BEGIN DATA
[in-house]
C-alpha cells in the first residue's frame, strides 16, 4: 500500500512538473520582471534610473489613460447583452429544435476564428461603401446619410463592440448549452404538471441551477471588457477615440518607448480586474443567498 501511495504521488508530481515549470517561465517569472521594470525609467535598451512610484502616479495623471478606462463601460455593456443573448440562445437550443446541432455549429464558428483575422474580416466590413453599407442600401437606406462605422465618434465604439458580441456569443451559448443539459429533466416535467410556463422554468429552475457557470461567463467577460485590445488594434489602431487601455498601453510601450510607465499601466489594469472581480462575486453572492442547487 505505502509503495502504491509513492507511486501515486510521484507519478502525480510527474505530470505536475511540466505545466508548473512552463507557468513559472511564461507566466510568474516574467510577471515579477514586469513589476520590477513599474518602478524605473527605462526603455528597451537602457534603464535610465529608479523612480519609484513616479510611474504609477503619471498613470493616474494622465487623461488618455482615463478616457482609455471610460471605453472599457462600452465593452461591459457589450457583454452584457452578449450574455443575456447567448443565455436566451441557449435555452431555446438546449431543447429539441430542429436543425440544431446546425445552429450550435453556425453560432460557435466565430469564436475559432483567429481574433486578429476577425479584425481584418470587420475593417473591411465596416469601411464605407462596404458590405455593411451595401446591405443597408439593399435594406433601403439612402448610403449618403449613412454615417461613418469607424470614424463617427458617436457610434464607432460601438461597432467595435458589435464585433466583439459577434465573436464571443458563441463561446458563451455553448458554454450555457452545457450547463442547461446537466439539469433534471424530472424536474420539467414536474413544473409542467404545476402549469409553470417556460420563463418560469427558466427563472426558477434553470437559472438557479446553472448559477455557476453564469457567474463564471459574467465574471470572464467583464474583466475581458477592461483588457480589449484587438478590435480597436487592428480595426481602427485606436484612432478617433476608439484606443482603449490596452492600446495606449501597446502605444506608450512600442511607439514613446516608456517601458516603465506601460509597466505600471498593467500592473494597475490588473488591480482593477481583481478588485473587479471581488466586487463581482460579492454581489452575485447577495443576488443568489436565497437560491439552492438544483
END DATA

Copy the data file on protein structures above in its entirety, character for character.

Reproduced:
[in-house]
C-alpha cells in the first residue's frame, strides 16, 4: 500500500512538473520582471534610473489613460447583452429544435476564428461603401446619410463592440448549452404538471441551477471588457477615440518607448480586474443567498 501511495504521488508530481515549470517561465517569472521594470525609467535598451512610484502616479495623471478606462463601460455593456443573448440562445437550443446541432455549429464558428483575422474580416466590413453599407442600401437606406462605422465618434465604439458580441456569443451559448443539459429533466416535467410556463422554468429552475457557470461567463467577460485590445488594434489602431487601455498601453510601450510607465499601466489594469472581480462575486453572492442547487 505505502509503495502504491509513492507511486501515486510521484507519478502525480510527474505530470505536475511540466505545466508548473512552463507557468513559472511564461507566466510568474516574467510577471515579477514586469513589476520590477513599474518602478524605473527605462526603455528597451537602457534603464535610465529608479523612480519609484513616479510611474504609477503619471498613470493616474494622465487623461488618455482615463478616457482609455471610460471605453472599457462600452465593452461591459457589450457583454452584457452578449450574455443575456447567448443565455436566451441557449435555452431555446438546449431543447429539441430542429436543425440544431446546425445552429450550435453556425453560432460557435466565430469564436475559432483567429481574433486578429476577425479584425481584418470587420475593417473591411465596416469601411464605407462596404458590405455593411451595401446591405443597408439593399435594406433601403439612402448610403449618403449613412454615417461613418469607424470614424463617427458617436457610434464607432460601438461597432467595435458589435464585433466583439459577434465573436464571443458563441463561446458563451455553448458554454450555457452545457450547463442547461446537466439539469433534471424530472424536474420539467414536474413544473409542467404545476402549469409553470417556460420563463418560469427558466427563472426558477434553470437559472438557479446553472448559477455557476453564469457567474463564471459574467465574471470572464467583464474583466475581458477592461483588457480589449484587438478590435480597436487592428480595426481602427485606436484612432478617433476608439484606443482603449490596452492600446495606449501597446502605444506608450512600442511607439514613446516608456517601458516603465506601460509597466505600471498593467500592473494597475490588473488591480482593477481583481478588485473587479471581488466586487463581482460579492454581489452575485447577495443576488443568489436565497437560491439552492438544483